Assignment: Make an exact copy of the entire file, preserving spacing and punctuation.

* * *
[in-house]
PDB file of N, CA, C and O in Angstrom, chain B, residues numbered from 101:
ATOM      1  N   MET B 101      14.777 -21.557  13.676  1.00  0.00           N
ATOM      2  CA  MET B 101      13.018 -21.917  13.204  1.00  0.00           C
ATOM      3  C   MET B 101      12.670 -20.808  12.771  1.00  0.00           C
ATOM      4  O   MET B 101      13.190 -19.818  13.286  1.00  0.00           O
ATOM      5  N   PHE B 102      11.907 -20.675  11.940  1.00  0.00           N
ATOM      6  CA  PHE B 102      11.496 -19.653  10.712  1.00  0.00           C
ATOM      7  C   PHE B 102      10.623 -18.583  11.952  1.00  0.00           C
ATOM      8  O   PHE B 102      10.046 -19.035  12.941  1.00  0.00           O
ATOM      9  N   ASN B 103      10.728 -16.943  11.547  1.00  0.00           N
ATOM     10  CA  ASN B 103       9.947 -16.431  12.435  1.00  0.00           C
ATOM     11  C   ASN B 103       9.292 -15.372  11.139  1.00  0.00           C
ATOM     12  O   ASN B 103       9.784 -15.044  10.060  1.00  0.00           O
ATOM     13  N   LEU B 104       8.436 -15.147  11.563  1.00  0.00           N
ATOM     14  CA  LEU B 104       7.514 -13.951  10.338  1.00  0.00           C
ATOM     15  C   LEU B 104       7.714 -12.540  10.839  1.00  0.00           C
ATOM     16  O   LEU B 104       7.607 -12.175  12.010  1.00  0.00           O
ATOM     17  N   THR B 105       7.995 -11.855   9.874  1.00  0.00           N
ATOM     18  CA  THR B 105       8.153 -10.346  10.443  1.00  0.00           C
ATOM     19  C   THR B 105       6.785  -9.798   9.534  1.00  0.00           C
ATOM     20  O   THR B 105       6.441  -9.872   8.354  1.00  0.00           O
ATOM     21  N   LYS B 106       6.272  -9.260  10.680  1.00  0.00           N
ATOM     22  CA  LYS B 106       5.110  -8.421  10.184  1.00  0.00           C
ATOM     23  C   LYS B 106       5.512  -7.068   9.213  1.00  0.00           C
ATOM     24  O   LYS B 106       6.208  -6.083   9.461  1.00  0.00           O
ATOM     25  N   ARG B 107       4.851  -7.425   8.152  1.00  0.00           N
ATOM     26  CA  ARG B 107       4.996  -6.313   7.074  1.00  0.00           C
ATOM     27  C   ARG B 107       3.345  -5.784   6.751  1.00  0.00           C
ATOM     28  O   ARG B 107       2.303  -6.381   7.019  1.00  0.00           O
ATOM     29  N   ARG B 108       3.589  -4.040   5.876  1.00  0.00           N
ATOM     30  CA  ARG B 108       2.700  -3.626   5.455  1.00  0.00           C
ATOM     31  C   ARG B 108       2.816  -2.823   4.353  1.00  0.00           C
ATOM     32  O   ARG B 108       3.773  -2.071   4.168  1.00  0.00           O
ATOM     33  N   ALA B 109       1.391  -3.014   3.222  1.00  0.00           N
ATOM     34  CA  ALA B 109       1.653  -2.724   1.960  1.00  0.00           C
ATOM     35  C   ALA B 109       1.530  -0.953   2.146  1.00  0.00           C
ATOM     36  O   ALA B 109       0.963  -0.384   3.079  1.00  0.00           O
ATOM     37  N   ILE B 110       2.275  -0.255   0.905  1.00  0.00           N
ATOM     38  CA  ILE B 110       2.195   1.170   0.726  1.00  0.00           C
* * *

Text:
[in-house]
PDB file of N, CA, C and O in Angstrom, chain B, residues numbered from 101:
ATOM      1  N   MET B 101      14.777 -21.557  13.676  1.00  0.00           N
ATOM      2  CA  MET B 101      13.018 -21.917  13.204  1.00  0.00           C
ATOM      3  C   MET B 101      12.670 -20.808  12.771  1.00  0.00           C
ATOM      4  O   MET B 101      13.190 -19.818  13.286  1.00  0.00           O
ATOM      5  N   PHE B 102      11.907 -20.675  11.940  1.00  0.00           N
ATOM      6  CA  PHE B 102      11.496 -19.653  10.712  1.00  0.00           C
ATOM      7  C   PHE B 102      10.623 -18.583  11.952  1.00  0.00           C
ATOM      8  O   PHE B 102      10.046 -19.035  12.941  1.00  0.00           O
ATOM      9  N   ASN B 103      10.728 -16.943  11.547  1.00  0.00           N
ATOM     10  CA  ASN B 103       9.947 -16.431  12.435  1.00  0.00           C
ATOM     11  C   ASN B 103       9.292 -15.372  11.139  1.00  0.00           C
ATOM     12  O   ASN B 103       9.784 -15.044  10.060  1.00  0.00           O
ATOM     13  N   LEU B 104       8.436 -15.147  11.563  1.00  0.00           N
ATOM     14  CA  LEU B 104       7.514 -13.951  10.338  1.00  0.00           C
ATOM     15  C   LEU B 104       7.714 -12.540  10.839  1.00  0.00           C
ATOM     16  O   LEU B 104       7.607 -12.175  12.010  1.00  0.00           O
ATOM     17  N   THR B 105       7.995 -11.855   9.874  1.00  0.00           N
ATOM     18  CA  THR B 105       8.153 -10.346  10.443  1.00  0.00           C
ATOM     19  C   THR B 105       6.785  -9.798   9.534  1.00  0.00           C
ATOM     20  O   THR B 105       6.441  -9.872   8.354  1.00  0.00           O
ATOM     21  N   LYS B 106       6.272  -9.260  10.680  1.00  0.00           N
ATOM     22  CA  LYS B 106       5.110  -8.421  10.184  1.00  0.00           C
ATOM     23  C   LYS B 106       5.512  -7.068   9.213  1.00  0.00           C
ATOM     24  O   LYS B 106       6.208  -6.083   9.461  1.00  0.00           O
ATOM     25  N   ARG B 107       4.851  -7.425   8.152  1.00  0.00           N
ATOM     26  CA  ARG B 107       4.996  -6.313   7.074  1.00  0.00           C
ATOM     27  C   ARG B 107       3.345  -5.784   6.751  1.00  0.00           C
ATOM     28  O   ARG B 107       2.303  -6.381   7.019  1.00  0.00           O
ATOM     29  N   ARG B 108       3.589  -4.040   5.876  1.00  0.00           N
ATOM     30  CA  ARG B 108       2.700  -3.626   5.455  1.00  0.00           C
ATOM     31  C   ARG B 108       2.816  -2.823   4.353  1.00  0.00           C
ATOM     32  O   ARG B 108       3.773  -2.071   4.168  1.00  0.00           O
ATOM     33  N   ALA B 109       1.391  -3.014   3.222  1.00  0.00           N
ATOM     34  CA  ALA B 109       1.653  -2.724   1.960  1.00  0.00           C
ATOM     35  C   ALA B 109       1.530  -0.953   2.146  1.00  0.00           C
ATOM     36  O   ALA B 109       0.963  -0.384   3.079  1.00  0.00           O
ATOM     37  N   ILE B 110       2.275  -0.255   0.905  1.00  0.00           N
ATOM     38  CA  ILE B 110       2.195   1.170   0.726  1.00  0.00           C